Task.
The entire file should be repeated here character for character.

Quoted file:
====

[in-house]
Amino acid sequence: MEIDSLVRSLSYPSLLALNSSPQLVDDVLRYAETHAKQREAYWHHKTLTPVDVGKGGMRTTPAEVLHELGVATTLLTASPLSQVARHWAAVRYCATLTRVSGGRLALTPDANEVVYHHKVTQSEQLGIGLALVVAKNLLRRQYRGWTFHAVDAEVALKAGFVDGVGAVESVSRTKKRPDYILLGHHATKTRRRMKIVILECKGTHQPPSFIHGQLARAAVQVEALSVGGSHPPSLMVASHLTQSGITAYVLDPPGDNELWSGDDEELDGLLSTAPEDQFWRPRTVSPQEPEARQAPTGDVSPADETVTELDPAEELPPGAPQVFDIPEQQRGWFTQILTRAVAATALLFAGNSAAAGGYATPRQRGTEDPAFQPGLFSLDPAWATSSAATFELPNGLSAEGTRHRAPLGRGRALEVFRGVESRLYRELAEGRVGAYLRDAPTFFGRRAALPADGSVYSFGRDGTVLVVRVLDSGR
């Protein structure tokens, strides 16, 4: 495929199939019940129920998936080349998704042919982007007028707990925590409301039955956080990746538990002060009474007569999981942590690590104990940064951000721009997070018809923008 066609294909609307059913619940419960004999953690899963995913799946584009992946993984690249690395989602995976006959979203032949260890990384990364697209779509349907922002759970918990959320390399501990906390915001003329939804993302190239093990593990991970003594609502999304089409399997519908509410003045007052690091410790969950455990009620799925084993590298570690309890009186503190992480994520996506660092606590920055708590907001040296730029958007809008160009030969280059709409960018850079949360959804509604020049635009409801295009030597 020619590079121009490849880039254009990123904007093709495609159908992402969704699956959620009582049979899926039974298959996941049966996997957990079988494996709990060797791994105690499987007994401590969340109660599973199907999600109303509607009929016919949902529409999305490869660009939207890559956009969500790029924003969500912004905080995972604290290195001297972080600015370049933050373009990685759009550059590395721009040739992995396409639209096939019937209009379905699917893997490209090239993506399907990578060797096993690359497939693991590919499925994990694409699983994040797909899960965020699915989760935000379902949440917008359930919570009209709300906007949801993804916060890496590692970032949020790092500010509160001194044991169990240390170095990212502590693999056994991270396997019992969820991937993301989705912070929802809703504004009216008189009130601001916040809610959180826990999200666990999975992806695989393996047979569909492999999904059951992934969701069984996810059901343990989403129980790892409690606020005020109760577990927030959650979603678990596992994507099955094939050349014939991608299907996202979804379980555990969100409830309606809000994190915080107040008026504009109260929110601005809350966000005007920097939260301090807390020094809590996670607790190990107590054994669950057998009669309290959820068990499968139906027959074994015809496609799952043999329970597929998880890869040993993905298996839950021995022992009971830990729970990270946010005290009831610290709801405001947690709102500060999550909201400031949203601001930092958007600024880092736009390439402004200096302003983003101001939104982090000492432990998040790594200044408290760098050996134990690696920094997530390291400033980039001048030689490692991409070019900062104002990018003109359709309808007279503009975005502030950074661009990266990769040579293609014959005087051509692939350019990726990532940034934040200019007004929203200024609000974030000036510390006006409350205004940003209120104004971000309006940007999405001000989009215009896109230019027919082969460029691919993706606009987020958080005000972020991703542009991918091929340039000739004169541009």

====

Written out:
[in-house]
Amino acid sequence: MEIDSLVRSLSYPSLLALNSSPQLVDDVLRYAETHAKQREAYWHHKTLTPVDVGKGGMRTTPAEVLHELGVATTLLTASPLSQVARHWAAVRYCATLTRVSGGRLALTPDANEVVYHHKVTQSEQLGIGLALVVAKNLLRRQYRGWTFHAVDAEVALKAGFVDGVGAVESVSRTKKRPDYILLGHHATKTRRRMKIVILECKGTHQPPSFIHGQLARAAVQVEALSVGGSHPPSLMVASHLTQSGITAYVLDPPGDNELWSGDDEELDGLLSTAPEDQFWRPRTVSPQEPEARQAPTGDVSPADETVTELDPAEELPPGAPQVFDIPEQQRGWFTQILTRAVAATALLFAGNSAAAGGYATPRQRGTEDPAFQPGLFSLDPAWATSSAATFELPNGLSAEGTRHRAPLGRGRALEVFRGVESRLYRELAEGRVGAYLRDAPTFFGRRAALPADGSVYSFGRDGTVLVVRVLDSGR
């Protein structure tokens, strides 16, 4: 495929199939019940129920998936080349998704042919982007007028707990925590409301039955956080990746538990002060009474007569999981942590690590104990940064951000721009997070018809923008 066609294909609307059913619940419960004999953690899963995913799946584009992946993984690249690395989602995976006959979203032949260890990384990364697209779509349907922002759970918990959320390399501990906390915001003329939804993302190239093990593990991970003594609502999304089409399997519908509410003045007052690091410790969950455990009620799925084993590298570690309890009186503190992480994520996506660092606590920055708590907001040296730029958007809008160009030969280059709409960018850079949360959804509604020049635009409801295009030597 020619590079121009490849880039254009990123904007093709495609159908992402969704699956959620009582049979899926039974298959996941049966996997957990079988494996709990060797791994105690499987007994401590969340109660599973199907999600109303509607009929016919949902529409999305490869660009939207890559956009969500790029924003969500912004905080995972604290290195001297972080600015370049933050373009990685759009550059590395721009040739992995396409639209096939019937209009379905699917893997490209090239993506399907990578060797096993690359497939693991590919499925994990694409699983994040797909899960965020699915989760935000379902949440917008359930919570009209709300906007949801993804916060890496590692970032949020790092500010509160001194044991169990240390170095990212502590693999056994991270396997019992969820991937993301989705912070929802809703504004009216008189009130601001916040809610959180826990999200666990999975992806695989393996047979569909492999999904059951992934969701069984996810059901343990989403129980790892409690606020005020109760577990927030959650979603678990596992994507099955094939050349014939991608299907996202979804379980555990969100409830309606809000994190915080107040008026504009109260929110601005809350966000005007920097939260301090807390020094809590996670607790190990107590054994669950057998009669309290959820068990499968139906027959074994015809496609799952043999329970597929998880890869040993993905298996839950021995022992009971830990729970990270946010005290009831610290709801405001947690709102500060999550909201400031949203601001930092958007600024880092736009390439402004200096302003983003101001939104982090000492432990998040790594200044408290760098050996134990690696920094997530390291400033980039001048030689490692991409070019900062104002990018003109359709309808007279503009975005502030950074661009990266990769040579293609014959005087051509692939350019990726990532940034934040200019007004929203200024609000974030000036510390006006409350205004940003209120104004971000309006940007999405001000989009215009896109230019027919082969460029691919993706606009987020958080005000972020991703542009991918091929340039000739004169541009």